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Ancient and recent adaptive evolution of primate non-homologous end joining genes.

Demogines A, East AM, Lee JH, Grossman SR, Sabeti PC, Paull TT, Sawyer SL - PLoS Genet. (2010)

Bottom Line: In human cells, DNA double-strand breaks are repaired primarily by the non-homologous end joining (NHEJ) pathway.Given their critical nature, we expected NHEJ proteins to be evolutionarily conserved, with relatively little sequence change over time.In order to characterize the molecular evolution of the human NHEJ pathway, we generated large simian primate sequence datasets for NHEJ genes.

View Article: PubMed Central - PubMed

Affiliation: Section of Molecular Genetics and Microbiology, and Institute for Cellular and Molecular Biology, The University of Texas at Austin, Austin, Texas, USA.

ABSTRACT
In human cells, DNA double-strand breaks are repaired primarily by the non-homologous end joining (NHEJ) pathway. Given their critical nature, we expected NHEJ proteins to be evolutionarily conserved, with relatively little sequence change over time. Here, we report that while critical domains of these proteins are conserved as expected, the sequence of NHEJ proteins has also been shaped by recurrent positive selection, leading to rapid sequence evolution in other protein domains. In order to characterize the molecular evolution of the human NHEJ pathway, we generated large simian primate sequence datasets for NHEJ genes. Codon-based models of gene evolution yielded statistical support for the recurrent positive selection of five NHEJ genes during primate evolution: XRCC4, NBS1, Artemis, POLλ, and CtIP. Analysis of human polymorphism data using the composite of multiple signals (CMS) test revealed that XRCC4 has also been subjected to positive selection in modern humans. Crystal structures are available for XRCC4, Nbs1, and Polλ; and residues under positive selection fall exclusively on the surfaces of these proteins. Despite the positive selection of such residues, biochemical experiments with variants of one positively selected site in Nbs1 confirm that functions necessary for DNA repair and checkpoint signaling have been conserved. However, many viruses interact with the proteins of the NHEJ pathway as part of their infectious lifecycle. We propose that an ongoing evolutionary arms race between viruses and NHEJ genes may be driving the surprisingly rapid evolution of these critical genes.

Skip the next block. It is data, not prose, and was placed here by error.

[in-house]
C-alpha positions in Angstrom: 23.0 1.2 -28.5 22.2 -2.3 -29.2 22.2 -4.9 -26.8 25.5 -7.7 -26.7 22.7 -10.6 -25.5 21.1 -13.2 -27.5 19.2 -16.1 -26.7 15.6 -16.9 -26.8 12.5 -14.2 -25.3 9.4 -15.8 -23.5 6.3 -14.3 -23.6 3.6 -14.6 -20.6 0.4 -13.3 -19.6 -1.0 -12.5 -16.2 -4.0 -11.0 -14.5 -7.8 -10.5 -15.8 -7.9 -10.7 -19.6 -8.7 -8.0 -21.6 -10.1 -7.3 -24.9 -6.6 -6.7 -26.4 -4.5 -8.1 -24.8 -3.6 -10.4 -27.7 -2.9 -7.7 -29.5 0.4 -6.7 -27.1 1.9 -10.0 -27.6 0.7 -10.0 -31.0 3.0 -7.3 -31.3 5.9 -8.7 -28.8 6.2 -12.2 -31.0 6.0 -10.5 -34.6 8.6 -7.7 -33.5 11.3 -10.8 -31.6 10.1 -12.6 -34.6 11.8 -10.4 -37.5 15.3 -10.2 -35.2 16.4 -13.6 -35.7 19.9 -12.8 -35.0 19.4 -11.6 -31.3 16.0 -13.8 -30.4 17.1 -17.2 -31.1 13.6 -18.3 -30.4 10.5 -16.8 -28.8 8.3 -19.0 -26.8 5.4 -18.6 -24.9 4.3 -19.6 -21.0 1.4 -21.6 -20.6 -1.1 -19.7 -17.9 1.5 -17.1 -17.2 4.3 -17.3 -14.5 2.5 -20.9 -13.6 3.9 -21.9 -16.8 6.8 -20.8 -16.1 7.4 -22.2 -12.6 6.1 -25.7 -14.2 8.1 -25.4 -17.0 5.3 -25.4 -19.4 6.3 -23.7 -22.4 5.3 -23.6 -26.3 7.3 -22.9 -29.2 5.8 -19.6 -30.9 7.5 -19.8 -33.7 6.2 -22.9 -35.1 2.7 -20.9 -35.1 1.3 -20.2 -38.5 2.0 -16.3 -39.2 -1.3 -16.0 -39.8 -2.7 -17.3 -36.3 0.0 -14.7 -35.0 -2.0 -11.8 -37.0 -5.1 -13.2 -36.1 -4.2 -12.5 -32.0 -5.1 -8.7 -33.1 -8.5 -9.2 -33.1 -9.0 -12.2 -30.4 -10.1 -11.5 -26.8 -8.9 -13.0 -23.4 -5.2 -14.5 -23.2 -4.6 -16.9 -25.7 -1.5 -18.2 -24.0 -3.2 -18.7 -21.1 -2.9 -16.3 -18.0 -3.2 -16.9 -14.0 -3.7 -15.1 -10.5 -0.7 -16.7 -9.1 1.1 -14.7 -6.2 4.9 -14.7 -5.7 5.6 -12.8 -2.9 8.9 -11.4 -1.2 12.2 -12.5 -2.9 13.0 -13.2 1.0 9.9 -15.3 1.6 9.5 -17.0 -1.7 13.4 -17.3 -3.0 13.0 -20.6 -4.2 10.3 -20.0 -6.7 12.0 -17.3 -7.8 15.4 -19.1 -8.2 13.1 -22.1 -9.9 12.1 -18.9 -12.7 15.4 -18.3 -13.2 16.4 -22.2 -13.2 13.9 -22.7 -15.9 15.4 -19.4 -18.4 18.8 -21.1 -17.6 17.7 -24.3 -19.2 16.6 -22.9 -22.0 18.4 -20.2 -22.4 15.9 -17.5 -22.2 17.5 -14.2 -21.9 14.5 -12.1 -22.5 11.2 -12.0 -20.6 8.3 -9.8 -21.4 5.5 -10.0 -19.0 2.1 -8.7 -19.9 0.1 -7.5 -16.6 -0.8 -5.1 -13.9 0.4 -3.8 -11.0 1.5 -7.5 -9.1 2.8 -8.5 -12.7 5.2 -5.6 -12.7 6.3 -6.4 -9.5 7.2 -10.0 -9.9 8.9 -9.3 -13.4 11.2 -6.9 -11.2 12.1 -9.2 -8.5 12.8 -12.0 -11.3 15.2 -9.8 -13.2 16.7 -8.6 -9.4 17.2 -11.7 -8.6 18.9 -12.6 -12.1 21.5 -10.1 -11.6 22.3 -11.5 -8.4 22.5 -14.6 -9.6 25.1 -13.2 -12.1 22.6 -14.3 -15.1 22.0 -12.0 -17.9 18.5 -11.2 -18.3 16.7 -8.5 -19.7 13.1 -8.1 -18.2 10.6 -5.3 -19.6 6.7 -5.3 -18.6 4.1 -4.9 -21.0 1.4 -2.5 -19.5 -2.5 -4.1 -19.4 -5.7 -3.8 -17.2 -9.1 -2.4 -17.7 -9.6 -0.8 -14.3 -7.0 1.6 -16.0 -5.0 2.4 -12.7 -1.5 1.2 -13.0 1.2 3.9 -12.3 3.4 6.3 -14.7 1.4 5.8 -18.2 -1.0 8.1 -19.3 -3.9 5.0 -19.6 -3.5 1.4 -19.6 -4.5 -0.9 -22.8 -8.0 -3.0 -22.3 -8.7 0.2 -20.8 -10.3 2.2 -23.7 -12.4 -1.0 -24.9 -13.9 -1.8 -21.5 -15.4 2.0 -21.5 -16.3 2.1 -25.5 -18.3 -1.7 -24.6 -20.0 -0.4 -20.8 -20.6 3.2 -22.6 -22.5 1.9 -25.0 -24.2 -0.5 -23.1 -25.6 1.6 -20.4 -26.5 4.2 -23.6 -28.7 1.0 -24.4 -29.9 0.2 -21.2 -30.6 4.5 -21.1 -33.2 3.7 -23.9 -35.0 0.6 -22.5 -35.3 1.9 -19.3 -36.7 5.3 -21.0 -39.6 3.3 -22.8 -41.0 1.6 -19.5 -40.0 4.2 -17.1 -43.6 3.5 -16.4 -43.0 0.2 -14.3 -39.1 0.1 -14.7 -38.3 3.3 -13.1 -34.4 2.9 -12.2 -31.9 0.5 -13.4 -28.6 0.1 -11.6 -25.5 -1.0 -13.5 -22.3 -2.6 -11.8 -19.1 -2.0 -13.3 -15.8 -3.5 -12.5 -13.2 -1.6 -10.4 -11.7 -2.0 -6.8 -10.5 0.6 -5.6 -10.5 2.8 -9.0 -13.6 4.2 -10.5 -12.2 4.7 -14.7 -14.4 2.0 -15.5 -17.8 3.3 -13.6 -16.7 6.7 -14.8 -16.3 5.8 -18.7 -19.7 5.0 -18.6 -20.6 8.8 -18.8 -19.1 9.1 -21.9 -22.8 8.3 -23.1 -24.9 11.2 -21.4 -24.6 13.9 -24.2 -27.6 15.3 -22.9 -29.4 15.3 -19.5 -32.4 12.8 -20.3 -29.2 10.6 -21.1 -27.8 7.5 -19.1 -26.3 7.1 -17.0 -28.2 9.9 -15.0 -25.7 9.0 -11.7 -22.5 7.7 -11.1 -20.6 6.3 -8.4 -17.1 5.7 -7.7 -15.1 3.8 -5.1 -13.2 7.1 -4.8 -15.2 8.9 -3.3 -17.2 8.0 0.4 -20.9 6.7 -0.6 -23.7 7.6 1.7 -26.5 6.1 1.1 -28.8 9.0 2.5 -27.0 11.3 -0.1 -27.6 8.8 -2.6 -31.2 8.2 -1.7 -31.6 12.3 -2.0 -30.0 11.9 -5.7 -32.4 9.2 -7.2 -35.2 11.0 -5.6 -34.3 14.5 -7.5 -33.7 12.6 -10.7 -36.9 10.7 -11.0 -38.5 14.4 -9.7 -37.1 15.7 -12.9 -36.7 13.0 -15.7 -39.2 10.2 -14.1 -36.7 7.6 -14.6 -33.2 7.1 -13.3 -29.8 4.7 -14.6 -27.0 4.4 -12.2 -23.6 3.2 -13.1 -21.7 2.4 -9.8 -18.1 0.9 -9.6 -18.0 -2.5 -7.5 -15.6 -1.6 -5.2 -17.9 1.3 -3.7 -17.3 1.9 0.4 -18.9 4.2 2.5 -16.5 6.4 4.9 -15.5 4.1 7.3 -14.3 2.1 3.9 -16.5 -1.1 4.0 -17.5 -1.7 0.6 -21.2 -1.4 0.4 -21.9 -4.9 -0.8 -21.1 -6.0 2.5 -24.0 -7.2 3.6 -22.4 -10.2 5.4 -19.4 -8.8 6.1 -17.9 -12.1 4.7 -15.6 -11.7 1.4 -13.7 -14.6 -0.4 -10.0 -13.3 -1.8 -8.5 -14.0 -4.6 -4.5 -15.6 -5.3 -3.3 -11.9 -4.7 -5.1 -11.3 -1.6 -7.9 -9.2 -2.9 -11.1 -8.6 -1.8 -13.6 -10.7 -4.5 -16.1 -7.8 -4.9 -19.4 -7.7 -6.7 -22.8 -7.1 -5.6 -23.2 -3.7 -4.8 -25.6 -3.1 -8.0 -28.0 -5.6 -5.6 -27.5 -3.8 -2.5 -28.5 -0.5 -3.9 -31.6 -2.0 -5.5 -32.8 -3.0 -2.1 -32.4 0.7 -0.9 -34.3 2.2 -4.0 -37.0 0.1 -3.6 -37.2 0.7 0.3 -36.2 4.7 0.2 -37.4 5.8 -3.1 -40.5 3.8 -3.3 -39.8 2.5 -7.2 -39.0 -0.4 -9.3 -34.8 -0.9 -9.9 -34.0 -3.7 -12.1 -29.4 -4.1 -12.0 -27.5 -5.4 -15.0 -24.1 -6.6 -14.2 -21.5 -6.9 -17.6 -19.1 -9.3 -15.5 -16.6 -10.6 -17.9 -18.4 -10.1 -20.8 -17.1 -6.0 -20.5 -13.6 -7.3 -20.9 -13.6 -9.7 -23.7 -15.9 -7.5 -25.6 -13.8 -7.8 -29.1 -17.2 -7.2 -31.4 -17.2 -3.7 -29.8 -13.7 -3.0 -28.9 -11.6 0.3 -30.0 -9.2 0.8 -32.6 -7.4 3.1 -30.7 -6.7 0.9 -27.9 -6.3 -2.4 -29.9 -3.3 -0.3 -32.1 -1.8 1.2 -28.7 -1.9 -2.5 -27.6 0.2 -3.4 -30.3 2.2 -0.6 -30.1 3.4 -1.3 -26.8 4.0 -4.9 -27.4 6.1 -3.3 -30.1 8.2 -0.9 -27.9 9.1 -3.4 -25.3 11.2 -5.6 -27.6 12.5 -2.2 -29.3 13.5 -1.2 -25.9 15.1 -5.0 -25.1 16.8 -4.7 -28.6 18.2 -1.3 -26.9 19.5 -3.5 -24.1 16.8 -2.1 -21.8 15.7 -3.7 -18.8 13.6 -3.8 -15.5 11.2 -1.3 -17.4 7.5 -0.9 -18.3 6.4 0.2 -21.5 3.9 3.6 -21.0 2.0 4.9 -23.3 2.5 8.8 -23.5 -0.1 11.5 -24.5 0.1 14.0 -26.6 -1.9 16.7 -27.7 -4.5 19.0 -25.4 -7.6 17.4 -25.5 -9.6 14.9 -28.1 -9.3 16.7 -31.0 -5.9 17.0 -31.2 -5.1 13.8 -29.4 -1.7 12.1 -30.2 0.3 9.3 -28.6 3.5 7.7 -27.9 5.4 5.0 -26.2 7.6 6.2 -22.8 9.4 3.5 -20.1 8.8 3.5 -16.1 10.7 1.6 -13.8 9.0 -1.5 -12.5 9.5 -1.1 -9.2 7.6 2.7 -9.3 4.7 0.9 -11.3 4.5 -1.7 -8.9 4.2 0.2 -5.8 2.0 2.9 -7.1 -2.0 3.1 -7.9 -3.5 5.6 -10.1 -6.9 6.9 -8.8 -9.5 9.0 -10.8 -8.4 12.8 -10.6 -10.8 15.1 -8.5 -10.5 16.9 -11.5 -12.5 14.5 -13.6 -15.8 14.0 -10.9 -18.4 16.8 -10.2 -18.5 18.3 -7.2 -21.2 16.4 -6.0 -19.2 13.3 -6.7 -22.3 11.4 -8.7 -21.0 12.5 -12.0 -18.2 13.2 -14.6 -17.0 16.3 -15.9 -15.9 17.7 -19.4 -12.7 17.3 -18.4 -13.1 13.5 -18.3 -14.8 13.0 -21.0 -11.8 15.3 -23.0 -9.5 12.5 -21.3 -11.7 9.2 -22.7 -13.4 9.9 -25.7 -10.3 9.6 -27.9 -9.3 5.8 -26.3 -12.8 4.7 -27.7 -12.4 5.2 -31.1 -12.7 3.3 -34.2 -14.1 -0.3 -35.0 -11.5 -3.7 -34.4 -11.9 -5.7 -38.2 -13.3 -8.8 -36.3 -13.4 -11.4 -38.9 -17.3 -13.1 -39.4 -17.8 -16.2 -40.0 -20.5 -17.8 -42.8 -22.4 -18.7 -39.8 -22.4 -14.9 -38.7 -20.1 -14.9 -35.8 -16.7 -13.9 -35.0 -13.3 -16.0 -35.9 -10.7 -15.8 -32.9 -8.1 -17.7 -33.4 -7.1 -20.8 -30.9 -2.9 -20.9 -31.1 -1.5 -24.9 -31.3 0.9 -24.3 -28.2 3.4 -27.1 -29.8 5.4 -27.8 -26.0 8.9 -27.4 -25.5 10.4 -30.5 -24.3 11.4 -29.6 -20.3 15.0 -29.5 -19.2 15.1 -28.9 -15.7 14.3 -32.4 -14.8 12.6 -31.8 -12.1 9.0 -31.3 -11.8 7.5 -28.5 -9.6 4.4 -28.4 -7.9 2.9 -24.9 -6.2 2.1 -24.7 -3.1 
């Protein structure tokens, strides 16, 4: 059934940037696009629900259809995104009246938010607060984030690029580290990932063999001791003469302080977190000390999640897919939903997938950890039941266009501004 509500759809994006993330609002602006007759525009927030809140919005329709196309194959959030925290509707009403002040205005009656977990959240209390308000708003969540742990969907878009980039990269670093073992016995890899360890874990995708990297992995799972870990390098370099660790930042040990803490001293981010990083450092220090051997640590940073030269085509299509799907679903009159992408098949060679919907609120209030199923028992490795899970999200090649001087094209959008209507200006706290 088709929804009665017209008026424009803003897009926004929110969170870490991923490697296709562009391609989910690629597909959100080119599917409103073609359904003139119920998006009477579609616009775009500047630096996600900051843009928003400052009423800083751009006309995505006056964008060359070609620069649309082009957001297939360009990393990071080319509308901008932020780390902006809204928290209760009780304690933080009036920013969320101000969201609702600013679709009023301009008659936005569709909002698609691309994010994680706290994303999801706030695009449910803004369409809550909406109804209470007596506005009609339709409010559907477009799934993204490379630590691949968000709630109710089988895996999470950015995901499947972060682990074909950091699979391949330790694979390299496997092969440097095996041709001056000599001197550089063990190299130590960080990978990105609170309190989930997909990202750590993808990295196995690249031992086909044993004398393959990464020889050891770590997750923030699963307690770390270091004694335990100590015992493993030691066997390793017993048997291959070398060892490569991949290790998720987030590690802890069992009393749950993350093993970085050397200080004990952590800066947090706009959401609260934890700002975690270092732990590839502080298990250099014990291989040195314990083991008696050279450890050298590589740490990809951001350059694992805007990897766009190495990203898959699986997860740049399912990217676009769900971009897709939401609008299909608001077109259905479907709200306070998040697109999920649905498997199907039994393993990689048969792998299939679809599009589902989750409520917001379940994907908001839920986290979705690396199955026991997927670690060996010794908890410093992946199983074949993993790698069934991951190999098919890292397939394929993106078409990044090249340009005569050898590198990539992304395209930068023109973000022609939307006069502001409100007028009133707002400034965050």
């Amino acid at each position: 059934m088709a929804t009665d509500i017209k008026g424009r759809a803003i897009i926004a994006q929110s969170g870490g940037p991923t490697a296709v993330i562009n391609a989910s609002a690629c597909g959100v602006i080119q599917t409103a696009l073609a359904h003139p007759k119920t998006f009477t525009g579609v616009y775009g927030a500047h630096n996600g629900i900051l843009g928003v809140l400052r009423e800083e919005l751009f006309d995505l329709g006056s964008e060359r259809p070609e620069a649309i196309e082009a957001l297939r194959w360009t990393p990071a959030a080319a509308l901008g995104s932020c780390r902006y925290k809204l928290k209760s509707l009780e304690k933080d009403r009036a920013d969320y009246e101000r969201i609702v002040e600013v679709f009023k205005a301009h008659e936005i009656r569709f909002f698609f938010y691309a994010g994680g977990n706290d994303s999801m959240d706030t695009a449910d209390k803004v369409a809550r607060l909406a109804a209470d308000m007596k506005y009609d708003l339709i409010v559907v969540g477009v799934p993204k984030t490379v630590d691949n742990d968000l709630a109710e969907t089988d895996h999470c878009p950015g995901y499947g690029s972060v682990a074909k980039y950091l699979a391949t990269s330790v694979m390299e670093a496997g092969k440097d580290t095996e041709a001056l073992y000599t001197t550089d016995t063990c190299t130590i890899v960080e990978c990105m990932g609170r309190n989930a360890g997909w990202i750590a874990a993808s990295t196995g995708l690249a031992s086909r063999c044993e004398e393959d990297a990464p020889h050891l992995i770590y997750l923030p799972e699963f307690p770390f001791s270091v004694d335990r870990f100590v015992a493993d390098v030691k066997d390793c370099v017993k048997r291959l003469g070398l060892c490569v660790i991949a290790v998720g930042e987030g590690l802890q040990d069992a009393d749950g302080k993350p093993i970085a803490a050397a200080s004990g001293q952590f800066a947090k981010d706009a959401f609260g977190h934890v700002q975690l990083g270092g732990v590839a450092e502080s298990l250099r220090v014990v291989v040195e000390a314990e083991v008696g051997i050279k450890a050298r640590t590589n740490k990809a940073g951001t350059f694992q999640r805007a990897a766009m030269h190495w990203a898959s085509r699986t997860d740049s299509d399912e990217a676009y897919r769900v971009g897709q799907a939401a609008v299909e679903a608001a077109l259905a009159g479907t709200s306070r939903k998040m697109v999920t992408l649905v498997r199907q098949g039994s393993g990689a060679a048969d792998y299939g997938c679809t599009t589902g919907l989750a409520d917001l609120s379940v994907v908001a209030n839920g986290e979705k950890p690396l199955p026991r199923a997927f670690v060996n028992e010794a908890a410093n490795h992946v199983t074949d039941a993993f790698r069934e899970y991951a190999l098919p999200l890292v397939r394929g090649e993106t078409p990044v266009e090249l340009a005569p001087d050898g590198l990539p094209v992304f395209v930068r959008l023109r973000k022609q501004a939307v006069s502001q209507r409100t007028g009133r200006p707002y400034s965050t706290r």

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Sliding window analysis identifies five candidate NHEJ genes evolving under positive selection.A) A schematic of the mammalian non-homologous end joining pathway is shown, illustrating the roles of all proteins included in this study. B) A cladogram shows the relationship of the primate species used in the sliding window analysis. Branch colors correspond to the sliding window comparisons graphed in panel C. C) Sliding window analysis of dN/dS along the length of KU70 and XRCC4. In each case, three pairwise sequence alignments were analyzed (human - orangutan comparison in pink, human - rhesus comparison in green, and rhesus - marmoset comparison in orange). D) The table summarizes the maximum dN/dS peak height found along the length of each pairwise sliding window comparison made. Asterisks indicate statistically significant peaks (p<0.05). In gray highlight are the five genes with significant peaks in at least two out of three comparisons.
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pgen-1001169-g001: Sliding window analysis identifies five candidate NHEJ genes evolving under positive selection.A) A schematic of the mammalian non-homologous end joining pathway is shown, illustrating the roles of all proteins included in this study. B) A cladogram shows the relationship of the primate species used in the sliding window analysis. Branch colors correspond to the sliding window comparisons graphed in panel C. C) Sliding window analysis of dN/dS along the length of KU70 and XRCC4. In each case, three pairwise sequence alignments were analyzed (human - orangutan comparison in pink, human - rhesus comparison in green, and rhesus - marmoset comparison in orange). D) The table summarizes the maximum dN/dS peak height found along the length of each pairwise sliding window comparison made. Asterisks indicate statistically significant peaks (p<0.05). In gray highlight are the five genes with significant peaks in at least two out of three comparisons.

Mentions: We utilized primate sequence datasets to study the evolutionary history of human NHEJ genes. With human population genetic data, evolutionary pressures can usually only be summarized for chromosomal regions larger than a single gene. However, with inter-species divergence data, resolution of evolutionary signatures can be increased to the level of a single gene, and it is sometimes possible to see the serial fixation of mutations in particular gene regions or even codons. The limitation in these studies is the number of available primate sequences. We first performed a preliminary survey of the selective pressures that have shaped all of the major genes of the NHEJ pathway (Figure 1A), so that we could generate appropriate primate datasets for candidate genes containing signatures suggestive of positive selection.